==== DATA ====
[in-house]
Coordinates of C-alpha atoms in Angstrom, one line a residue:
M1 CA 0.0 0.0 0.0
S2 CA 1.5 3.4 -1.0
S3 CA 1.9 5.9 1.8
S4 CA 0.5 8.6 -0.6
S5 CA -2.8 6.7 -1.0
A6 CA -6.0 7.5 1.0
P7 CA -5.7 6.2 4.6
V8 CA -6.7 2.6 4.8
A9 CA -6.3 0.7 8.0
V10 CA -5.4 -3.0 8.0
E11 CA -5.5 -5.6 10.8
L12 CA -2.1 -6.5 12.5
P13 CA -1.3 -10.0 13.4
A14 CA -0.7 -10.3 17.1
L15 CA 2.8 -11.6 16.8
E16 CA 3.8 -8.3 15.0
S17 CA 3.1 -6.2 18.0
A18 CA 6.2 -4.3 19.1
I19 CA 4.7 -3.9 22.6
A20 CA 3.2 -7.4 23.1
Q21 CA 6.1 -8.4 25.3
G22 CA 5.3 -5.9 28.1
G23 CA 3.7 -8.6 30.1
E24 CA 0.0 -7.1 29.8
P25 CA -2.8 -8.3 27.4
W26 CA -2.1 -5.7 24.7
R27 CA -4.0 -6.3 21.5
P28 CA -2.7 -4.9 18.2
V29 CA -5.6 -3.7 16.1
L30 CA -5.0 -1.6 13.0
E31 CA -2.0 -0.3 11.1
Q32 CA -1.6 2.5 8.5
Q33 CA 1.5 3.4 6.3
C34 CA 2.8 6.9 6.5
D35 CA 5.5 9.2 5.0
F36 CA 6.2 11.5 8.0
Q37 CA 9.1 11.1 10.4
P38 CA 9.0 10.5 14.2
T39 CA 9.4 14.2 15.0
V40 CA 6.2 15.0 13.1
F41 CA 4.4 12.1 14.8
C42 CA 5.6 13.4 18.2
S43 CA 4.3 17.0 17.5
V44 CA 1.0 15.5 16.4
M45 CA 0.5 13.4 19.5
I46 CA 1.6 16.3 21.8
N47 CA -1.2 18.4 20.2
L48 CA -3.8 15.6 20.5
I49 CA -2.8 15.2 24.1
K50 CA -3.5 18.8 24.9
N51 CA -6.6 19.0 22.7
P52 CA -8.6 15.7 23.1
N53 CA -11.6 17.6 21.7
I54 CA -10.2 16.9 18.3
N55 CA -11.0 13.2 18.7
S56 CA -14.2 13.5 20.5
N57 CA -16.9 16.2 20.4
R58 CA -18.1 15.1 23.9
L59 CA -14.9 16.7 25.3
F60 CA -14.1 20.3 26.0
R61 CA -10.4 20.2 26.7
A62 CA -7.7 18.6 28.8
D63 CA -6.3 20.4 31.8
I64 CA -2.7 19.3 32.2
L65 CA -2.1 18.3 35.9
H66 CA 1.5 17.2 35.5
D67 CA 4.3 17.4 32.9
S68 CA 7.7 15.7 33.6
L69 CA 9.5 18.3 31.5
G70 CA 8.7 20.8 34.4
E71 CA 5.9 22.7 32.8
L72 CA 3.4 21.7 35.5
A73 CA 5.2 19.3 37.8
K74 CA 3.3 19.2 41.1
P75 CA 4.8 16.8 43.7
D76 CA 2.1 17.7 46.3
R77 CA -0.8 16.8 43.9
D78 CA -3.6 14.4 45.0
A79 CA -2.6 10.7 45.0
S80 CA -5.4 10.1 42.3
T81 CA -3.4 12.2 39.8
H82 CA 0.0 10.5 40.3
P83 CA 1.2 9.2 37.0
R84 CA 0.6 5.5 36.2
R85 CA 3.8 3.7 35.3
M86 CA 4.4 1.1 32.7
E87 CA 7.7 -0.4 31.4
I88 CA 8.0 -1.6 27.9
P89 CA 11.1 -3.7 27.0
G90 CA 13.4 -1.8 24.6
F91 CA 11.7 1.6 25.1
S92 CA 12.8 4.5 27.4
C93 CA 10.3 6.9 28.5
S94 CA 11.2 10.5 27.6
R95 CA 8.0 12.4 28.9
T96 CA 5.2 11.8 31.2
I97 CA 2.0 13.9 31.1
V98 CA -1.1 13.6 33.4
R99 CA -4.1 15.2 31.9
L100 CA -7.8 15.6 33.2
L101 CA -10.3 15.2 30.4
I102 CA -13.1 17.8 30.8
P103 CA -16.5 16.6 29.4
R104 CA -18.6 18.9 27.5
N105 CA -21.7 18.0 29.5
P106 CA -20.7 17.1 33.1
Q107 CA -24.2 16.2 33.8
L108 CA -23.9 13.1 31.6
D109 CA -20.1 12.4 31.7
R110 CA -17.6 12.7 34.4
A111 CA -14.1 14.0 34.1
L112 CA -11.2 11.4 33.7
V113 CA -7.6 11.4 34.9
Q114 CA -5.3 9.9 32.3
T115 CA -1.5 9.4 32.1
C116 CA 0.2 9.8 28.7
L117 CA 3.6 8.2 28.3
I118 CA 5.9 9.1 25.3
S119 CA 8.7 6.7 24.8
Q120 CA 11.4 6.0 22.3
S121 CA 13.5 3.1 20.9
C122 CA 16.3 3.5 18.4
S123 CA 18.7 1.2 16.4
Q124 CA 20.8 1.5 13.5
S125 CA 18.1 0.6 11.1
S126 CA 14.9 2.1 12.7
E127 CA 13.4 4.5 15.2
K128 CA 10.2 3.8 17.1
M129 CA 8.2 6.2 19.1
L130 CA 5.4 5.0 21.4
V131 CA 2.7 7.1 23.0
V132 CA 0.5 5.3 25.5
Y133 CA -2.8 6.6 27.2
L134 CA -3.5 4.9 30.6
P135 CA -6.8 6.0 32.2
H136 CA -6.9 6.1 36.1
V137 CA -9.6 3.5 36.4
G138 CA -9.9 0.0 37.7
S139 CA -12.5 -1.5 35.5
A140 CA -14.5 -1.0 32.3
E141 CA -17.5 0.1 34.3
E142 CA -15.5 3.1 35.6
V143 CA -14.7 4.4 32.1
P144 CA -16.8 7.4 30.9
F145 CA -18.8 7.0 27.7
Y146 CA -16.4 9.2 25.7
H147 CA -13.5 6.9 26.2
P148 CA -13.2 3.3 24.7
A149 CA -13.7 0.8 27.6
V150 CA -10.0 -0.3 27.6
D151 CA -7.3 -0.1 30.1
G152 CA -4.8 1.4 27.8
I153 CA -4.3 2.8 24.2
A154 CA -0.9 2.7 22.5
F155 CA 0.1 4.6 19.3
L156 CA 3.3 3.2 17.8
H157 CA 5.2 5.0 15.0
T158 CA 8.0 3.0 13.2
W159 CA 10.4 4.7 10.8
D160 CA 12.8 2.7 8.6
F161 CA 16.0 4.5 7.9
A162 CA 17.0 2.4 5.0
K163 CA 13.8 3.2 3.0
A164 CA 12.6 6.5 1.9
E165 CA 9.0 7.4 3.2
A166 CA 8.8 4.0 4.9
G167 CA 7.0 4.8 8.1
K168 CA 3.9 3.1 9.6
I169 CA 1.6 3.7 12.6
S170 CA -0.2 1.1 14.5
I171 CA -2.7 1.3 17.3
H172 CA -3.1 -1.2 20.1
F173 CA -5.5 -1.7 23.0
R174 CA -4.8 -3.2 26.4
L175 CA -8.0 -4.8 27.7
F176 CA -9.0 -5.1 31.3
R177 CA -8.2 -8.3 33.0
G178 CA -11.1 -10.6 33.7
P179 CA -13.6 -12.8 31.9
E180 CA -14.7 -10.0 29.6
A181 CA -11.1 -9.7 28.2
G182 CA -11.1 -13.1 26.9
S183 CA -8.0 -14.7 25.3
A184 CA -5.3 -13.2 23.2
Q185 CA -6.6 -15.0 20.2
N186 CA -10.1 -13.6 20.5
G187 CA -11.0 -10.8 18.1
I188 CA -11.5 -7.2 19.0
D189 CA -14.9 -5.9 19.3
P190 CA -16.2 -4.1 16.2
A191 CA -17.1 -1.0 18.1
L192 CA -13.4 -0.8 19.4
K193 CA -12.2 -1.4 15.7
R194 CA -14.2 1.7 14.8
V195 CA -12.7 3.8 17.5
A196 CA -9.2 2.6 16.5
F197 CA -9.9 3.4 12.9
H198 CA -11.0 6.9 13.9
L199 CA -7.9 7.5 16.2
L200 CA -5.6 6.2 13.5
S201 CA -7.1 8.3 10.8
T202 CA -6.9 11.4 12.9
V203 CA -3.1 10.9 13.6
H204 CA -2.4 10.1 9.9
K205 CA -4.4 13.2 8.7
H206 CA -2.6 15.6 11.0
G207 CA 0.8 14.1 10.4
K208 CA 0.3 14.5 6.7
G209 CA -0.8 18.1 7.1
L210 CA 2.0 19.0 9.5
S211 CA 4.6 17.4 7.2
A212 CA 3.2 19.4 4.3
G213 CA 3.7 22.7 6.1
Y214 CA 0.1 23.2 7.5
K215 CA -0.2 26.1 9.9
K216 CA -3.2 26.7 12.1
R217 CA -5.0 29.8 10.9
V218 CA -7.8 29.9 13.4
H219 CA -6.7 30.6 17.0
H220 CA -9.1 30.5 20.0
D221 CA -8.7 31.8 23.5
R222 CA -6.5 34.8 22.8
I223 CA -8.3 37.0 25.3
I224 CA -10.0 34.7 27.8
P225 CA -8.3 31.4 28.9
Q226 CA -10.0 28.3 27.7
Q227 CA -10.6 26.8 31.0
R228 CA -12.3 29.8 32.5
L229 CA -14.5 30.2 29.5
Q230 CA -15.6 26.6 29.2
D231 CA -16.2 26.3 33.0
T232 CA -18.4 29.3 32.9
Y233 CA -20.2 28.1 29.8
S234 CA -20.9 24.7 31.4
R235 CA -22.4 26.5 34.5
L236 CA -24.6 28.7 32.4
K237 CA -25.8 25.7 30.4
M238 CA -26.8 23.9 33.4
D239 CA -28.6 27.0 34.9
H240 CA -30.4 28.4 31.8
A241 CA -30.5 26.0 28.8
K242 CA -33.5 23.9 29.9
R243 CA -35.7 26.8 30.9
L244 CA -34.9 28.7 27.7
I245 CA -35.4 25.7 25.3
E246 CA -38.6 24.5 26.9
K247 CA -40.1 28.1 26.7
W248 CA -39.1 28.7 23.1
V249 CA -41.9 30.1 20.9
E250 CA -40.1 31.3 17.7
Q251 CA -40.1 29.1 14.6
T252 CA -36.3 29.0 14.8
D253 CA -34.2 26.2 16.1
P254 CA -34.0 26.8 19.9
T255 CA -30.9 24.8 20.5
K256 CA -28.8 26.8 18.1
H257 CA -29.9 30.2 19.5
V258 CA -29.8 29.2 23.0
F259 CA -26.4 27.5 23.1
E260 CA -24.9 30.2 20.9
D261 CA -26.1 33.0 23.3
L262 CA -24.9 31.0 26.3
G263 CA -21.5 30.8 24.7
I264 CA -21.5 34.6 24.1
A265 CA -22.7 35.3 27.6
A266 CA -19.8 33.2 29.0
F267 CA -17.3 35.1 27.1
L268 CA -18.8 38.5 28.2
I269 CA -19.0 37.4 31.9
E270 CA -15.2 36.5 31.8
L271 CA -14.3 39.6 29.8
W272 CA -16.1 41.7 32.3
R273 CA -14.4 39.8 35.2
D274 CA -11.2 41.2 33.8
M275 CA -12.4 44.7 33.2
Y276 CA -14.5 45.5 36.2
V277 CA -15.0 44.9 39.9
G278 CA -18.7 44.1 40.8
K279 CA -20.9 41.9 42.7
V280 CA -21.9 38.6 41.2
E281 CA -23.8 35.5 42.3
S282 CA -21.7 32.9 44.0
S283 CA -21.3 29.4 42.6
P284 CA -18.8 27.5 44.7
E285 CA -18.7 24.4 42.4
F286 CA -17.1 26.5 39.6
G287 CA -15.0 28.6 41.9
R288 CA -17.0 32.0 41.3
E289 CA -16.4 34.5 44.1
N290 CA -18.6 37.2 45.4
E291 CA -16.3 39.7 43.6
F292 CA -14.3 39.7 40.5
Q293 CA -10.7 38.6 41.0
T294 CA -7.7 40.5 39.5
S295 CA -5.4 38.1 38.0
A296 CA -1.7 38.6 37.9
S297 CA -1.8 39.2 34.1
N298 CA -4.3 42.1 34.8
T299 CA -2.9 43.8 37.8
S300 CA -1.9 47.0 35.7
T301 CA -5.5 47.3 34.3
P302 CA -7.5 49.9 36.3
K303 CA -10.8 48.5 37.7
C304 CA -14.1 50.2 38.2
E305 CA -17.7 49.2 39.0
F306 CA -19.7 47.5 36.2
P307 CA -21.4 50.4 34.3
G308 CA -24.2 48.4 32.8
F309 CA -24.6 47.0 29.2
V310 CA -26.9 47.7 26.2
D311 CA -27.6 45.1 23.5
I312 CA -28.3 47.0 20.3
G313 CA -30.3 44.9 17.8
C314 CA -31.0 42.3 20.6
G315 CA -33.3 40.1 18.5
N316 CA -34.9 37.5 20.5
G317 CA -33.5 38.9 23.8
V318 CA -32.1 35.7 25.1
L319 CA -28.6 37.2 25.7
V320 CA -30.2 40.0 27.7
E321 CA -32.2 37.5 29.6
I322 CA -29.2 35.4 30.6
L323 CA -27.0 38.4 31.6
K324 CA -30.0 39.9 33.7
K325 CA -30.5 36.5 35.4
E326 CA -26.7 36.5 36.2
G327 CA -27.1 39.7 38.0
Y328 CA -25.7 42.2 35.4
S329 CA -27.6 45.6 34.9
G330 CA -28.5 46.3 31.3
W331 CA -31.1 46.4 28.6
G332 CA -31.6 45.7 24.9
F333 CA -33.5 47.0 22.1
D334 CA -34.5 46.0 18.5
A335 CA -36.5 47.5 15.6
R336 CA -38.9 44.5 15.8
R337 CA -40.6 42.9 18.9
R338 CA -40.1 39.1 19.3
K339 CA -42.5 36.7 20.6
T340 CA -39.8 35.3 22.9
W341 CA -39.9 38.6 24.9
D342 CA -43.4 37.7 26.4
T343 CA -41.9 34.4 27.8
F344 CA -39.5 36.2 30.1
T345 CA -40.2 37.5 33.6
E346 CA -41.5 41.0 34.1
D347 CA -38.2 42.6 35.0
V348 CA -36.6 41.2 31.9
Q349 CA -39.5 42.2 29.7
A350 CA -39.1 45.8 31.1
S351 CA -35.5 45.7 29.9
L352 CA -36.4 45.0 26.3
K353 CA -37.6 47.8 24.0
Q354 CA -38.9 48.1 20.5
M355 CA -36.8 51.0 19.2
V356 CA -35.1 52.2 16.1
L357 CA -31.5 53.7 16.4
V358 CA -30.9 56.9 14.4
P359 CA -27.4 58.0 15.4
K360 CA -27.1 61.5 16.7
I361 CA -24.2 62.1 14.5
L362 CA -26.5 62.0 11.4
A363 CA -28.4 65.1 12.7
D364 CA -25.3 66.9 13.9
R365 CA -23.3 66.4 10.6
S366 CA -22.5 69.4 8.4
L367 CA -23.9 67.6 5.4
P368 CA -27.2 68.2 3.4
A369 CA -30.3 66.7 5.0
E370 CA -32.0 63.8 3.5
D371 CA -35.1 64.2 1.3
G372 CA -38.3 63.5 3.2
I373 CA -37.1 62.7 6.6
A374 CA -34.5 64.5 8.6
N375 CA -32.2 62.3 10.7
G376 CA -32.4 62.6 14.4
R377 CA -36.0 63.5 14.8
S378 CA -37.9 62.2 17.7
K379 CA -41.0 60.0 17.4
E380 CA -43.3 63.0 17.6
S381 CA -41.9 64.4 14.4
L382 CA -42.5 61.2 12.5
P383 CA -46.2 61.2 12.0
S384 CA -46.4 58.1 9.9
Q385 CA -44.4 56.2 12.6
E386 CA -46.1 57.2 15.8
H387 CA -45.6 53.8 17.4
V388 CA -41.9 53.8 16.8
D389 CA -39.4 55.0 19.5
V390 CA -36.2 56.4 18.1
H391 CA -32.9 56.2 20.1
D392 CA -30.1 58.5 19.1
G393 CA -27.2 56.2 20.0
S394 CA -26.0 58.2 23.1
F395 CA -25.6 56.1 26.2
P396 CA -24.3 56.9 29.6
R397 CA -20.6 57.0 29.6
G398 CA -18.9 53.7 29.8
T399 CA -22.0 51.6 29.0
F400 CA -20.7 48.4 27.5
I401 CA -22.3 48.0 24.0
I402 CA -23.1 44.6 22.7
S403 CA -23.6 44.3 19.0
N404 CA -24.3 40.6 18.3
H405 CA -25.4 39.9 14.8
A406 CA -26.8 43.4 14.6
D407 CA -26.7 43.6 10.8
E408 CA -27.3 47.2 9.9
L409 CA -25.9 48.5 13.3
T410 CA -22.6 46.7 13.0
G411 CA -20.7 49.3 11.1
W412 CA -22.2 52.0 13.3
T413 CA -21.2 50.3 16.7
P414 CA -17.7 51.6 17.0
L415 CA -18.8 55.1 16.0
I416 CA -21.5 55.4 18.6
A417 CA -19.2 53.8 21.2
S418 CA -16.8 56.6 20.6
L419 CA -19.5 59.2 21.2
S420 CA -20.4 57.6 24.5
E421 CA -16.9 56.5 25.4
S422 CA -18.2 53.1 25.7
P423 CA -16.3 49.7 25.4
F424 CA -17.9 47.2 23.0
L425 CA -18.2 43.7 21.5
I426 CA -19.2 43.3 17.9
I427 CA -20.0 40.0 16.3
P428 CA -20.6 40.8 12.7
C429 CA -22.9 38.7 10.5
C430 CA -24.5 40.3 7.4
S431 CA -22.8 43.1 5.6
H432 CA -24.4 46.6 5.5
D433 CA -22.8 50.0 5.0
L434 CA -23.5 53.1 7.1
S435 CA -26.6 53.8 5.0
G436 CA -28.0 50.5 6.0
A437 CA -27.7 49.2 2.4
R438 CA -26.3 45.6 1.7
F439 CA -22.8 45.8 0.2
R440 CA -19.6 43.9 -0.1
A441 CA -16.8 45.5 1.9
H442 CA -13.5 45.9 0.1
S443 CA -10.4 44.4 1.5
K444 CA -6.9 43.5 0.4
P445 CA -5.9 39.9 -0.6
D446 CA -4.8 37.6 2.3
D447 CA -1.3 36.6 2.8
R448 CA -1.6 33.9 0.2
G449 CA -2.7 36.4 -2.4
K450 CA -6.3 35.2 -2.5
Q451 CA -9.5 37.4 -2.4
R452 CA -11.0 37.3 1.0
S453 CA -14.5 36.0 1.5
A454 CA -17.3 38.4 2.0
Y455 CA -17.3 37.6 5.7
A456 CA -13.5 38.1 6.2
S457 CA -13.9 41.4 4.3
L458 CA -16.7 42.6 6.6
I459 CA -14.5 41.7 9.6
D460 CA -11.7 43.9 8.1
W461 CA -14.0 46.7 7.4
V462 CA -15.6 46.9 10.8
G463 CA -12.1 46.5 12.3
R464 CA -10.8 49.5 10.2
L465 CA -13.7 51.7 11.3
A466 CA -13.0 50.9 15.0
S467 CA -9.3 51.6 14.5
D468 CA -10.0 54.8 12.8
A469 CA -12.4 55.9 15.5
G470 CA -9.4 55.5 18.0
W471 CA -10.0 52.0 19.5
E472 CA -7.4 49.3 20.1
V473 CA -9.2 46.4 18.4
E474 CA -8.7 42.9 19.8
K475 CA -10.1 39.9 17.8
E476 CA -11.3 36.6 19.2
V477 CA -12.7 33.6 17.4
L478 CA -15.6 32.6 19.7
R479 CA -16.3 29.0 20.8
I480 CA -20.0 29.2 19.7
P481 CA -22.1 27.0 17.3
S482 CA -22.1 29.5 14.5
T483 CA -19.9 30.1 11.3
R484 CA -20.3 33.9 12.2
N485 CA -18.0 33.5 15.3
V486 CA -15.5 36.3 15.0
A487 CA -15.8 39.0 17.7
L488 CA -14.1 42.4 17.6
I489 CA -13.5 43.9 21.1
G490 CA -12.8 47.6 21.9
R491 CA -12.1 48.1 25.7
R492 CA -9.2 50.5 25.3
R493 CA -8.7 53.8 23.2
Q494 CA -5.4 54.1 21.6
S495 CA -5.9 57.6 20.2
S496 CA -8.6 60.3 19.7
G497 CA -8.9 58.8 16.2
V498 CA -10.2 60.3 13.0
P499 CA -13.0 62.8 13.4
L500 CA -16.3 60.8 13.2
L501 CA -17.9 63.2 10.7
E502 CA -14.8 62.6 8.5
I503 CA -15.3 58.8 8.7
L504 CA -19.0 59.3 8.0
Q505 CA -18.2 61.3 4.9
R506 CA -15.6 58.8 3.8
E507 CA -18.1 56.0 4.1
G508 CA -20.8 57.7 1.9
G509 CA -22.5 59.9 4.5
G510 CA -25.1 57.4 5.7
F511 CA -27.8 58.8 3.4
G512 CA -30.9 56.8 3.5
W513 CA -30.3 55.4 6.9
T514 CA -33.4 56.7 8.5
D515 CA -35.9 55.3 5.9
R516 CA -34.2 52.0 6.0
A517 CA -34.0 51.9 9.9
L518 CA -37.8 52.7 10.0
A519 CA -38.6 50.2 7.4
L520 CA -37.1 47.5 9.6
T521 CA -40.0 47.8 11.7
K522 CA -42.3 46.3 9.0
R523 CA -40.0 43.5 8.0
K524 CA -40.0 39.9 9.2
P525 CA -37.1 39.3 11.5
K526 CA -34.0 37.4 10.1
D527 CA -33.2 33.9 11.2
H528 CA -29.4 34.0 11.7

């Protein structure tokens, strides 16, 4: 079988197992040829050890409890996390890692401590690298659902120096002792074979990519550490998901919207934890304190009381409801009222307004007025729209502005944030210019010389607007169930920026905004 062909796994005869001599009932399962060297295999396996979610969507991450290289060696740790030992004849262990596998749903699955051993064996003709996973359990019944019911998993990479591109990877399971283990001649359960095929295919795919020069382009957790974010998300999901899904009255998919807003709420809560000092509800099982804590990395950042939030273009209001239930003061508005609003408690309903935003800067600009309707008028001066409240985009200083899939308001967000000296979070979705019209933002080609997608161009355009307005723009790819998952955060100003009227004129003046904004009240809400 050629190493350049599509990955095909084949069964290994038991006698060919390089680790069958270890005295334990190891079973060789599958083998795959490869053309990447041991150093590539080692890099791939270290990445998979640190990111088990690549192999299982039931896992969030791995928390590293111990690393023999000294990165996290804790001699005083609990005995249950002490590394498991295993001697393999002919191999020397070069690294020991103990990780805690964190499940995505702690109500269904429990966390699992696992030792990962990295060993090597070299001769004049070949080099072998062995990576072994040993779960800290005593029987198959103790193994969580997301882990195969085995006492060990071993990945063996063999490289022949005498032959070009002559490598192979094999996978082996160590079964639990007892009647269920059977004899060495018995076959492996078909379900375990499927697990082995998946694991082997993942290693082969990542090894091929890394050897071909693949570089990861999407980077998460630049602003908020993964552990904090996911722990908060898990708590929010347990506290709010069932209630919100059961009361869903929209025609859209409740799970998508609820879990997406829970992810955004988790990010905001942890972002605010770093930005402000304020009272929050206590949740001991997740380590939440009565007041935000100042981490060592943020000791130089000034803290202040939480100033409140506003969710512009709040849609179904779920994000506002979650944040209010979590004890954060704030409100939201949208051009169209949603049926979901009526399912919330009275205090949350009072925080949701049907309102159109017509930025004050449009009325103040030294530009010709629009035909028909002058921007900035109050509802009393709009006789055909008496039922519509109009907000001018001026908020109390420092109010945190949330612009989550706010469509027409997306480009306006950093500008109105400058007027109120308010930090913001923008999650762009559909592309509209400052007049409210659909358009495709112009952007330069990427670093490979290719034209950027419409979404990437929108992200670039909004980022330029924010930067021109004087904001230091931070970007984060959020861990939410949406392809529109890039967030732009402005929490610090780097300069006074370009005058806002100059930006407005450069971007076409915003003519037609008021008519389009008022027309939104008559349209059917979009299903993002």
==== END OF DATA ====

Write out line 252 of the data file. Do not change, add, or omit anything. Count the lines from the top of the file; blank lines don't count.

E250 CA -40.1 31.3 17.7